WHEN a 19-year-old man enrolled in a just-started culinary school back in 2006, he had no idea it would land him in jail with an immigration fraud conviction that has been hanging over his head for more than a decade.
The man, who is now 37-years-old, and requested to be identified only as “Chef Gordon”, told the Jamaica Observer that he is still in shock that he was caught in a scam of that nature.
Gordon, who described himself as a “trying youth”, said he was working at a small restaurant in Kingston when he was introduced to the owner of the school by one of his friends.
According to the chef, he was in communication with the owner, who had introduced herself as Marcia, for more than one month. He said the woman told him she was coming to Jamaica from the United States with equipment to open the Global Culinary Institution (GCI). Gordon said after a month of communicating he met the woman at a hotel in New Kingston, registered, and started classes in January.
“So with no qualification, I said this looks like an opportunity weh mi can go for. I went there and signed up for the school. The school was on Montgomery Avenue, [St Andrew]. At first, it started with just four of us and then I see like it accumulated to around 15 persons,” Gordon said.
He told the Observer that throughout the three-month programme the students did only one practical class.
Additionally, Gordon stated that during the programme, Marica informed the class that she was able to get them on the work and travel programme, and so he indicated his interest in doing so.
According to him, he paid $120,000 in all to register for classes and to sign up for the work and travel programme.
Gordon said, after giving her his passport, he did not get back his document with the visa until the day he was scheduled to leave the island, not knowing that he would have needed to go to the US Embassy to acquire a visa.
“When I reached there [the Norman Manley International Airport] the lady there took the passport and looked at the ticket. I had purchased the ticket. The lady tell mi to stand at the side,” Gordon said.
He added that he was taken into a room where he was questioned by immigration officers and he burst into tears and explained what happened. But Gordon was later arrested and taken to the police station at the airport.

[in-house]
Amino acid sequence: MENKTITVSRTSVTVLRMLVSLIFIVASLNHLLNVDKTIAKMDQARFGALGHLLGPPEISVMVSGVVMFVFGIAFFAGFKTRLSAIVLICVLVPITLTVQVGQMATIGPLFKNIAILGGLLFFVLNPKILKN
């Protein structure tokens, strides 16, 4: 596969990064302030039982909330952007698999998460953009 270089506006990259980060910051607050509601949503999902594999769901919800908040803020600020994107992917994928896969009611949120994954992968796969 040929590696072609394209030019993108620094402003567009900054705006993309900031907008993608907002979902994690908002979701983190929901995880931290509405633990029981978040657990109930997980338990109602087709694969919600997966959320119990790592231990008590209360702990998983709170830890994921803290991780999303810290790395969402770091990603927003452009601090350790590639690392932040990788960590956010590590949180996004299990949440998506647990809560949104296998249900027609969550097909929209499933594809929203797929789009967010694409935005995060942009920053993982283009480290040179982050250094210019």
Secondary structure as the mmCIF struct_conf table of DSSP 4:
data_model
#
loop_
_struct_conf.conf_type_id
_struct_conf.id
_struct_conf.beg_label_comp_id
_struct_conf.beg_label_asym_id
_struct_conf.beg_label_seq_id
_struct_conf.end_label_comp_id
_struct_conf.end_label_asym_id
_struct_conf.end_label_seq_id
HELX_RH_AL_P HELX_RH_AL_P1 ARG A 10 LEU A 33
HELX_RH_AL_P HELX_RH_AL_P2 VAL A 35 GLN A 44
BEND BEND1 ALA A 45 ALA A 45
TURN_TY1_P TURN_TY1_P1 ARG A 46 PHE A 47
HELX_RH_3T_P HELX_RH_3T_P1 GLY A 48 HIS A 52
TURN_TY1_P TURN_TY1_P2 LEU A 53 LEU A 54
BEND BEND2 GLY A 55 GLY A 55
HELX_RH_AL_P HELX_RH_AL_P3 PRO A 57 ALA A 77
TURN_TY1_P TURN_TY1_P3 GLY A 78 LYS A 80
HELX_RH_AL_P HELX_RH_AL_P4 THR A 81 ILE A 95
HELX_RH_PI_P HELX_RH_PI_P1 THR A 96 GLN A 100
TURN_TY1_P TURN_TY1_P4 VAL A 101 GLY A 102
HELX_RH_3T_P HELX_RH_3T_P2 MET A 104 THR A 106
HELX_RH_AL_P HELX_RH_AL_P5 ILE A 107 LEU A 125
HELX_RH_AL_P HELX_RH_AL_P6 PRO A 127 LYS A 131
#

While he was being taken in handcuffs out of the airport, Gordon saw another classmate who was to travel on the same day. He told the Observer that the man kept asking, “What is happening?” But fortunately the man never checked in for his flight because he realised that something was wrong.
The young chef was arrested and received $30,000 bail and was ultimately found guilty and handed a $60,000 fine.
According to Gordon, police investigations into the school and the woman named Maricia have yielded nothing.
“From that day I never see or hear back from that woman. Not even the phone number I had for her was working, because over the years I have tried calling it. I even went to the place where the school was and it lock up,” he said.
Despite his criminal record, Gordon has applied for a US visa a number of times over the last 10 years, but to no avail. He has since obtained certificates from HEART/NSTA Trust and City and Guilds, he has since married and is now the father of two children. His criminal record has been expunged.
But, Gordon said when he went to the embassy on December 23, 2022 with a clean police record, he was still denied a visa.
“They said the crime that I did was a vicious and malicious act and I am not permitted to have a visa. And mi seh to miself seh, “Fi the past years dem mi a try understand why mi been getting denial even after mi get a clean police record, and now mi understand,’ ” Gordon said.
Weighing in on Gordon’s predicament, attorney-at-law Dionnie Wynter Pfunde, who specialises in immigration law and is based in Miami, Florida, said: “There is immigrant and non-immigrant [visa]. Non-immigrant means they are asking the Government to visit temporarily. Any application for a non-immigrant visa is discretionary, meaning, the officer can look at your orange shirt and decide I don’t like that orange shirt, so I’m not giving you a visa.
“They can look at other factors. Convictions for non-immigrant visas are a big red flag. A lot of people think, let me expunge it [and I will be fine]. Expunging a conviction for immigration purposes means zero because the question doesn’t ask, ‘Have you ever had a conviction and has it been expunged?’ They will ask you, ‘Have you ever been convicted of a crime?’ ” Pfunde urged Jamaicans looking to acquire a US visa to tell the truth.
“As a general rule, do not lie to immigration. The immigration officer may not do a lot of checks because you have a clean police record, but it may come back to haunt you at some time,” Pfunde said.
The attorney urged people seeking more information on getting a visa to join the Global Immigration Services Expo on Saturday, January 21 in Kingston, since attorneys from Canada, Australia and the United States will be covering these topics. The expo started Friday.